South Yorkshire council leaders spurn invite to devolution debate

Ros Jones and Sir Steve Houghton
Ros Jones and Sir Steve Houghton

The leaders of Barnsley and Doncaster councils have refused to go head to head with their counterparts in Sheffield and Rotherham over devolution.

The Star and Doncaster Free Press teamed up with BBC Radio Sheffield, the Barnsley Chronicle and the Rotherham Advertiser in an attempt to bring the heads of the four authorities together for a debate on the highly divisive topic.

Sheffield and Rotherham council leaders Julie Dore and Chris Read agreed to take part in the discussion, which is due to take place next Monday evening and will be broadcast on BBC Radio Sheffield.

But Doncaster mayor Ros Jones and Barnsley Council leader Sir Steve Houghton both spurned the invitation to get involved and win 'hearts and minds' for their plans.

All four councils had signed up to the Sheffield City Region devolution deal, described as the biggest change to local democracy in many years, under which a directly-elected mayor would be given £900 million to spend over 30 years.

But while Sheffield and Rotherham councils remain on board with the agreement signed in 2015, Doncaster and Barnsley have withdrawn their support.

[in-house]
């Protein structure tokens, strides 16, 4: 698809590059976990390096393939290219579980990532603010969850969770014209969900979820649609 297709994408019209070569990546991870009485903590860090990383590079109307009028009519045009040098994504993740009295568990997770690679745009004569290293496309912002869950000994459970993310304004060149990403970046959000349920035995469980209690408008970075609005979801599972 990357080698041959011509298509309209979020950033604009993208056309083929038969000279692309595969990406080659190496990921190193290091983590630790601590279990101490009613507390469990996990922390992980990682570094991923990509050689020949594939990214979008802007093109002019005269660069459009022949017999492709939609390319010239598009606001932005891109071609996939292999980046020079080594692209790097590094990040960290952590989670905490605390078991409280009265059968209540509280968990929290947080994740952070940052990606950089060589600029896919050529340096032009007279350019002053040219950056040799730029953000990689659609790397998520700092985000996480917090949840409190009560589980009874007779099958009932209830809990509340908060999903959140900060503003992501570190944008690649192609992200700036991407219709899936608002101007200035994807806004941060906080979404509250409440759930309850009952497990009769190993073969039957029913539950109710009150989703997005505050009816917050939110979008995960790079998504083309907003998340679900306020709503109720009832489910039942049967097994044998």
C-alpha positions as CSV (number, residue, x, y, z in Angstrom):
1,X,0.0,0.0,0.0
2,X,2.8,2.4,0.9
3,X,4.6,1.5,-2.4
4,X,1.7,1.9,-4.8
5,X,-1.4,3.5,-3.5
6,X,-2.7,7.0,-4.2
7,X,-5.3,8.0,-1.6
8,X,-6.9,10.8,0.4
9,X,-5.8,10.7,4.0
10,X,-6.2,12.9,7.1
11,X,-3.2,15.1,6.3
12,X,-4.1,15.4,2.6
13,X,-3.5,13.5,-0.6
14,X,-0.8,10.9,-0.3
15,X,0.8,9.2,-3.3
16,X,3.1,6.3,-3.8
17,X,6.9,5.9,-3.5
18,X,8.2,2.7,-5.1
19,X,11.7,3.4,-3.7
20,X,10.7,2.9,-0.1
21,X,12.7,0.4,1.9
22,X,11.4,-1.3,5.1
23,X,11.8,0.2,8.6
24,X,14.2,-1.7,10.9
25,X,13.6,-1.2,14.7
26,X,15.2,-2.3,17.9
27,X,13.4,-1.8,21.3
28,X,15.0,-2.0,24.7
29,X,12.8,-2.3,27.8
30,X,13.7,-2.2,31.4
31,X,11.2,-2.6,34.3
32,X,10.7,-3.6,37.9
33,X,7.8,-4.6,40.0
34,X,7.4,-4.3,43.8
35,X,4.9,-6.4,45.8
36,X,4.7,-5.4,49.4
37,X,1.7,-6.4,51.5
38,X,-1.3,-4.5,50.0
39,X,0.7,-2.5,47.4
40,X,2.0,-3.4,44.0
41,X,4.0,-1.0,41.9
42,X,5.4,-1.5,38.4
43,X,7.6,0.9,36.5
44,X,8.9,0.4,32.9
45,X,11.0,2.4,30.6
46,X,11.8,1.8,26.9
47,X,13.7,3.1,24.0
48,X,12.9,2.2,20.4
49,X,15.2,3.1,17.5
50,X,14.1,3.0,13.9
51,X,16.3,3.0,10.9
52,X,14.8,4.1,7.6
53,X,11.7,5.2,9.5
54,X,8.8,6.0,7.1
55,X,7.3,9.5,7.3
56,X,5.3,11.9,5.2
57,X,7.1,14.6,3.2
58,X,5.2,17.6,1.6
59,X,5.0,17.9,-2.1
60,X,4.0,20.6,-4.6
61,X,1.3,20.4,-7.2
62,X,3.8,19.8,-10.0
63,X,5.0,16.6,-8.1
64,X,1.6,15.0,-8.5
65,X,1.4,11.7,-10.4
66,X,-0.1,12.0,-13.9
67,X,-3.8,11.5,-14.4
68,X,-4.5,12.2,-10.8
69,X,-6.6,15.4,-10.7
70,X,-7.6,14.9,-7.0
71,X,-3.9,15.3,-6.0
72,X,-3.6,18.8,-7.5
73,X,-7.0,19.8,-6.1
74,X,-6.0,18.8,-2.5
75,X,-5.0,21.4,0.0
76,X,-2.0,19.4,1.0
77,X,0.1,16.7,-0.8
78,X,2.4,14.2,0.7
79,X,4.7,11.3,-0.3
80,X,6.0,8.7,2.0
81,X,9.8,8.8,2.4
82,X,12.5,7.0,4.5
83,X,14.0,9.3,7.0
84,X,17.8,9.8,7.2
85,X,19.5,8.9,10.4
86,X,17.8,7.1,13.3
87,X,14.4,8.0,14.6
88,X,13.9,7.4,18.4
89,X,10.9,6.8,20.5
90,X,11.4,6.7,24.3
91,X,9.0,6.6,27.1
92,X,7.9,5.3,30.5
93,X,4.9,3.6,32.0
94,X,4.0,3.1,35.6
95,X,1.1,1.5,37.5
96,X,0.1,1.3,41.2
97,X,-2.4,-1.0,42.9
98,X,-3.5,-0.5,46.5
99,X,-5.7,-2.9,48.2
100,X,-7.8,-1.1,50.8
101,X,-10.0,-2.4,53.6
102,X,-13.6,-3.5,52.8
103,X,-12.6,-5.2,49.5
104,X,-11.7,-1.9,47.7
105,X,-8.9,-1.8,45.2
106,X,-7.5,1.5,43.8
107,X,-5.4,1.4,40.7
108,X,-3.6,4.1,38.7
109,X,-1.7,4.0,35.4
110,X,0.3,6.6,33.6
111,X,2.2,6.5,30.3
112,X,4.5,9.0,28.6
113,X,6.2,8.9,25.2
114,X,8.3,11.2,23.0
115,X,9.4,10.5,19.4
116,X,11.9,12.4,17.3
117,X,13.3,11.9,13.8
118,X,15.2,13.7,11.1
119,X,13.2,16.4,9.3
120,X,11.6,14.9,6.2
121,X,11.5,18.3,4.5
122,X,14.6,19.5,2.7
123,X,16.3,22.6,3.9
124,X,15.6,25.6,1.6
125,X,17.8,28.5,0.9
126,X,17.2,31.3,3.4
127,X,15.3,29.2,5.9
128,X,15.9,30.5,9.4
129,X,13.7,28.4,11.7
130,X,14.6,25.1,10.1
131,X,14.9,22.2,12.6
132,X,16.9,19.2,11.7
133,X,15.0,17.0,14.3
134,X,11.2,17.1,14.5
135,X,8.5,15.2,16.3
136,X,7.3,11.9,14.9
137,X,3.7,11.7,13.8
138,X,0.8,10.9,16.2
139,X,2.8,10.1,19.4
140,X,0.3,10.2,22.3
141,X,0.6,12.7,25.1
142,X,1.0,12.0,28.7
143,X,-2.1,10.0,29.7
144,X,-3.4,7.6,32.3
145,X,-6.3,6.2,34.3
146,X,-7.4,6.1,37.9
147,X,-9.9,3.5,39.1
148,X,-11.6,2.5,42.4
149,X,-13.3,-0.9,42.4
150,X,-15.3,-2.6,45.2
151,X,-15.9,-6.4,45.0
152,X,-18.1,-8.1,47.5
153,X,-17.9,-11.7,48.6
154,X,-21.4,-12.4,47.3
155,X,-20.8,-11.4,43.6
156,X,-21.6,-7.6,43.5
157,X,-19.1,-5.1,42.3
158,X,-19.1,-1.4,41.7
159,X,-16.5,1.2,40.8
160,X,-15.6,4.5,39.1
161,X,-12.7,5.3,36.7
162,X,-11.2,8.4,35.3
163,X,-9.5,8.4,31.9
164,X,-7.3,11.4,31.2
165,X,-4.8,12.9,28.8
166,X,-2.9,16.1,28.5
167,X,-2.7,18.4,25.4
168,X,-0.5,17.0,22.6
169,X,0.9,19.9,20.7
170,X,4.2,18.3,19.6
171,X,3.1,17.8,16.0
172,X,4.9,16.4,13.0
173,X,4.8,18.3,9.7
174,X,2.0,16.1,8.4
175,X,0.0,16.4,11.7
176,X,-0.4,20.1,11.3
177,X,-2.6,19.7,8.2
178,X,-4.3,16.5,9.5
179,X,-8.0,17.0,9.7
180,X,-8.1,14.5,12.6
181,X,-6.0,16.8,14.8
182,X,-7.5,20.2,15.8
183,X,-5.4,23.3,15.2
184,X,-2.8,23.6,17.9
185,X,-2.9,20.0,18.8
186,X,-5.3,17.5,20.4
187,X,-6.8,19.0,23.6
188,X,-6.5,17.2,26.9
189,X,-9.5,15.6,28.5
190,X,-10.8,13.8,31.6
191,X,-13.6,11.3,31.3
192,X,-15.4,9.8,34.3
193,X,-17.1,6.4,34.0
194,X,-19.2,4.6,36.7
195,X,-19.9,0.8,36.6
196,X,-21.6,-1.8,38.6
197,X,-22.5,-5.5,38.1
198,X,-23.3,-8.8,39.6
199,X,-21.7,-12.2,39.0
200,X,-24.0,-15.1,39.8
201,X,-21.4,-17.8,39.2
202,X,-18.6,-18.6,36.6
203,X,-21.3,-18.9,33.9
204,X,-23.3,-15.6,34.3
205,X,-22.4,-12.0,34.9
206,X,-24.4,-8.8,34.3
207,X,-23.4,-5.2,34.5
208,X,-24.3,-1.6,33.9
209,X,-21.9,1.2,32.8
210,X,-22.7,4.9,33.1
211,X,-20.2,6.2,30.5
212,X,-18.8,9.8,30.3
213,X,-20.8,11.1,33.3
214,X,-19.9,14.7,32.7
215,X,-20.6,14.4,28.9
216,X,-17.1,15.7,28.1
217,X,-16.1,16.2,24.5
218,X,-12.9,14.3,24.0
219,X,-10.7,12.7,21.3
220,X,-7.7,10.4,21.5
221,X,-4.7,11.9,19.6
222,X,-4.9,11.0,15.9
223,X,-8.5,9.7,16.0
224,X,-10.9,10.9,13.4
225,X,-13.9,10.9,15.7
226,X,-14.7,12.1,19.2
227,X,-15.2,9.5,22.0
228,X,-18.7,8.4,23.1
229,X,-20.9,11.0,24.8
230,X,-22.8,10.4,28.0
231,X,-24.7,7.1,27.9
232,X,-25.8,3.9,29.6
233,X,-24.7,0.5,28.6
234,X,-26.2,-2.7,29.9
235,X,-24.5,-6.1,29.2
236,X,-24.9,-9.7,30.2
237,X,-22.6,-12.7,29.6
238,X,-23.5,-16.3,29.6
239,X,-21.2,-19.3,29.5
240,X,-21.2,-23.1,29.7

They are now considering new proposals for Yorkshire-wide devolution, which were backed in August by 17 out of 20 local authorities, and they have invited residents to choose their preferred deal.

The Star and Doncaster Free Press, along with their media partners, had hoped to bring all four leaders together for next Monday's debate to help people across South Yorkshire make up their minds.

But in a joint response to organisers, Ms Jones and Mr Houghton said they were willing to discuss devolution with other parties but were not prepared to engage in a radio debate.

"I'm sorry that you do not currently wish to accept the offer from Sir Steve and I to undertake interviews for local media regarding the community polls in Barnsley and Doncaster, although that option remains open to you should you choose to accept it," wrote Ms Jones.

The Star's editor Nancy Fielder said: "This is the first time the media of South Yorkshire have worked together in a bid to build bridges, inform readers and listeners, and get our area moving forward.

"I am saddened that there will be the council leaders from Barnsley and Doncaster won't take part but we will do our best to represent their areas, as always."

Both Barnsley and Doncaster councils have written to householders asking for their views on devolution as part of a consultation, costing them a reported £120,000 each, which will run until December 20.

They claim Yorkshire-wide devolution would potentially unlock £3 billion over the next 30 years to spend on transport, housing and other areas, while the Sheffield City Region plan would be worth £1.3 billion over the same period.

Councillors Dore and Read have argued any deal other than the existing Sheffield City Region one would result in devolved powers for the area being diluted.

Elections for a Sheffield City Region mayor are scheduled to take place next year, though if that devolution deal fails to win the backing of all the councils involved the winner could end up with no powers.